Obesity, hypertension and diabetes. These are some of the most prevalent health conditions that plague the American population, yet they can be managed through a variety of lifestyle changes, diet and, in some instances, prescription medications. As traditional Western medicine continues to evolve into holistic approaches, more physicians are becoming increasingly knowledgeable in nutrition and are shifting their mindset from how to treat the health condition to how to prevent the health condition in the first place.
As the CTO of a company that creates daily supplement regimens using artificial intelligence, I’ve seen firsthand how AI is making it even easier for healthcare practitioners to serve up nutrition to their patients right in their offices and at the patients’ homes.
Nutrition discussions led by AI
Three-quarters of Americans take dietary supplements, according to the Council for Responsible Nutrition (CRN). As more and more Americans are taking nutrition into their own hands by using vitamins and supplements, it is crucial to understand that a significant number of people — almost 40% — don’t feel they need to speak with their doctor before adding a supplement to their daily routine. Thanks to AI, more doctors can now have intentional conversations with their patients about their nutrition and their use of daily vitamin supplements. Likewise, AI puts big data at doctors’ fingertips so they can easily access, cross-reference and provide intelligent recommendations on how to balance the ingredients found in the prescription medication with the ingredients that make up daily vitamins and supplements.
Beyond nutrition discussions, AI is making a profound impact in the healthcare space as a whole. For example, Philips has combined AI and other technologies with knowledge of the clinical and operational context in which they are used for a people-centered approach that the company calls “adaptive intelligence.” As it relates to imaging technology such as an MRI or X-ray, specifically, Philips provides AI-powered and easy-to-use tools that are embedded right into a doctor or technician’s workflow. The result is improved patient care and less time spent waiting for a patient’s history or lab results.
Another promising AI application comes from Sense.ly, a virtual nurse assistant that’s available through an app. While it may seem trivial or unnecessary, its goal is to keep the line of communication open between patients and healthcare providers between office visits. According to Sense.ly’s CEO, this product is “always improving, learning more and more from patients, and as we partner with more organizations, bring in more disease states and research, we’ll layer in more protocols and content.”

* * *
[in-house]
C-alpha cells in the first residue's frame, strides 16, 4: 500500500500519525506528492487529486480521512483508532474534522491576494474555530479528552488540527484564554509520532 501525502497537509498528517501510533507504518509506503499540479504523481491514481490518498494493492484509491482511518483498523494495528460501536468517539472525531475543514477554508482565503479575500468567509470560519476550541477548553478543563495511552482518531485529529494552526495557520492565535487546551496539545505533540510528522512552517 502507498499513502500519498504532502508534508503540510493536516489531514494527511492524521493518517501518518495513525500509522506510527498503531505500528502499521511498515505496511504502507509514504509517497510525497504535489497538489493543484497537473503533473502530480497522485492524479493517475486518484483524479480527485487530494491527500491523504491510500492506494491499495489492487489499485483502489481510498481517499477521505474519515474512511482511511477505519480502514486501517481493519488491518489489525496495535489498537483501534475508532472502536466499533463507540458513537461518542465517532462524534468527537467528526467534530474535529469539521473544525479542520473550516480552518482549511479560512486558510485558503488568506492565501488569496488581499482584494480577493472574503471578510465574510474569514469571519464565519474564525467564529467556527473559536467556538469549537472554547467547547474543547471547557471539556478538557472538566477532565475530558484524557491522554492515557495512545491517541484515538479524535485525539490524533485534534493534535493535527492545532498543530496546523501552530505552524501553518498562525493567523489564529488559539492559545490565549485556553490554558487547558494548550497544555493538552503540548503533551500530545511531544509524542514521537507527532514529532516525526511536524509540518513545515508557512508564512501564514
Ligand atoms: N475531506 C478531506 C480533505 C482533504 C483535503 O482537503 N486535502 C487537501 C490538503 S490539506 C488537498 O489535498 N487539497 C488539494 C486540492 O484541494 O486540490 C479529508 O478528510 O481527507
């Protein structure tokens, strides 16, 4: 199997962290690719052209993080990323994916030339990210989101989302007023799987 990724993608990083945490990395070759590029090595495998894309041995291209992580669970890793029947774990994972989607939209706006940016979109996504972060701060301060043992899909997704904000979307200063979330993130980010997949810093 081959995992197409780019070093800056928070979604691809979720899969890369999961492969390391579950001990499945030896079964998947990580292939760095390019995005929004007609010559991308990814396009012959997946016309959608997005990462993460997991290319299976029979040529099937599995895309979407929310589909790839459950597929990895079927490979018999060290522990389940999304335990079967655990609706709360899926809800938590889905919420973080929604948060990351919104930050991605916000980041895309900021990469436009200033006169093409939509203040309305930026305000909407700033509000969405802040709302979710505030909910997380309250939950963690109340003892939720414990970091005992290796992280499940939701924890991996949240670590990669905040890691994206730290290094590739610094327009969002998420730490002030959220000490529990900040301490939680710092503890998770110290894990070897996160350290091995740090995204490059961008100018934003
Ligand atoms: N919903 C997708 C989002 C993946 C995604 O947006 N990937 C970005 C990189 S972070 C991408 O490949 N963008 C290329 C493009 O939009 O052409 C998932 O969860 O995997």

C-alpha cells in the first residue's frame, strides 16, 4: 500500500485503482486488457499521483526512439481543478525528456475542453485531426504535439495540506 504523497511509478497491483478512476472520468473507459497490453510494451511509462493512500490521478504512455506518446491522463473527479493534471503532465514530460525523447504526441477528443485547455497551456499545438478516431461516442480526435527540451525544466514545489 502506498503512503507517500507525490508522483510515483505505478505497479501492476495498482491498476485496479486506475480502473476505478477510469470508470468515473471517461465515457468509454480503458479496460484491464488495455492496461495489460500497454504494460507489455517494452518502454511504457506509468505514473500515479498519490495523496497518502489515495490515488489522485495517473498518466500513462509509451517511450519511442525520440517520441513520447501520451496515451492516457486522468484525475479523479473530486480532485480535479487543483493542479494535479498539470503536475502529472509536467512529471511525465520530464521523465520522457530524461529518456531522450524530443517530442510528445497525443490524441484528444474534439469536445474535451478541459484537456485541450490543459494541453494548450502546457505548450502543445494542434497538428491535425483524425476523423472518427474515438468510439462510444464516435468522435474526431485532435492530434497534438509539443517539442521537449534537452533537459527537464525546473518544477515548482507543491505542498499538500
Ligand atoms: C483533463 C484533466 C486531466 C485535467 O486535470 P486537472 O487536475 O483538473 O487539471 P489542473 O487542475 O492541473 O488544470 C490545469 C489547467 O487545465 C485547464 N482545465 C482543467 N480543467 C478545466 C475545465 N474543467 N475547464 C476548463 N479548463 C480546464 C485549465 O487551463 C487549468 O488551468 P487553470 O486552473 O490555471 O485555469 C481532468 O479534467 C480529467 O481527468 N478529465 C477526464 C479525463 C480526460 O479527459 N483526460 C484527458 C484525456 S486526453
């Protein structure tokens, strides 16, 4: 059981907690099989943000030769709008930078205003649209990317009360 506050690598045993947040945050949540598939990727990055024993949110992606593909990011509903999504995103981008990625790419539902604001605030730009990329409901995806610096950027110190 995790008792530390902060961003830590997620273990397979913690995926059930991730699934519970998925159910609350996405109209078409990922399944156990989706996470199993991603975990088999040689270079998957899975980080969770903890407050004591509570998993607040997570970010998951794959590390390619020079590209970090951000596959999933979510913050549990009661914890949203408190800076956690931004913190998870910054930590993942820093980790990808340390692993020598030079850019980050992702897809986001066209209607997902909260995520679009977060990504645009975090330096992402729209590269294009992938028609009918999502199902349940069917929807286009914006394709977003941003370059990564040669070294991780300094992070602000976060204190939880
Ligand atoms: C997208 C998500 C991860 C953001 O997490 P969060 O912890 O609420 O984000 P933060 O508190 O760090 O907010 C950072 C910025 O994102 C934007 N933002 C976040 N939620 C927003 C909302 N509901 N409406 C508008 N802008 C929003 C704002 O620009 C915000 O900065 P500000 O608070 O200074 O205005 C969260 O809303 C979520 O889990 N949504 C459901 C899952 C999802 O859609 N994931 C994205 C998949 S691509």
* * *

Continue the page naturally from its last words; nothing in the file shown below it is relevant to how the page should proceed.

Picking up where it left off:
Creating educated and convenient nutrition programs
A nutrition program that includes in-depth discussions and analysis with a healthcare practitioner will put a patient on the right path for ongoing wellness. By adding convenient access to high-quality vitamins and supplements through a subscription model where the personalized vitamins are delivered directly to a patient’s door, patients will be motivated to care for their bodies each and every day.
We’ve seen the success of medication delivery to a patient’s home through Amazon’s acquisition of PillPack, an online pharmacy, for more than $700 million in 2018. This is the future of healthcare — one that is led first through the integration of AI into a physician’s practice.
Ways doctors can utilize technology to expand a patient’s nutrition program
• Let AI make the recommendation. Utilize big data and the growing number of personalized nutrition programs that leverage AI to identify one of the trillions of combinations of vitamins and nutrients best suited for the patient, or input specific recommendations directly into the technology platform
• Use powerful databases driven by AI to identify potential drug-nutrient interactions.
• Share results through seamless integration between patient- and practitioner-facing information to promote full, comprehensive healthcare
AI is mutually beneficial for the patient and practitioner and is changing the way doctors are able to provide holistic care.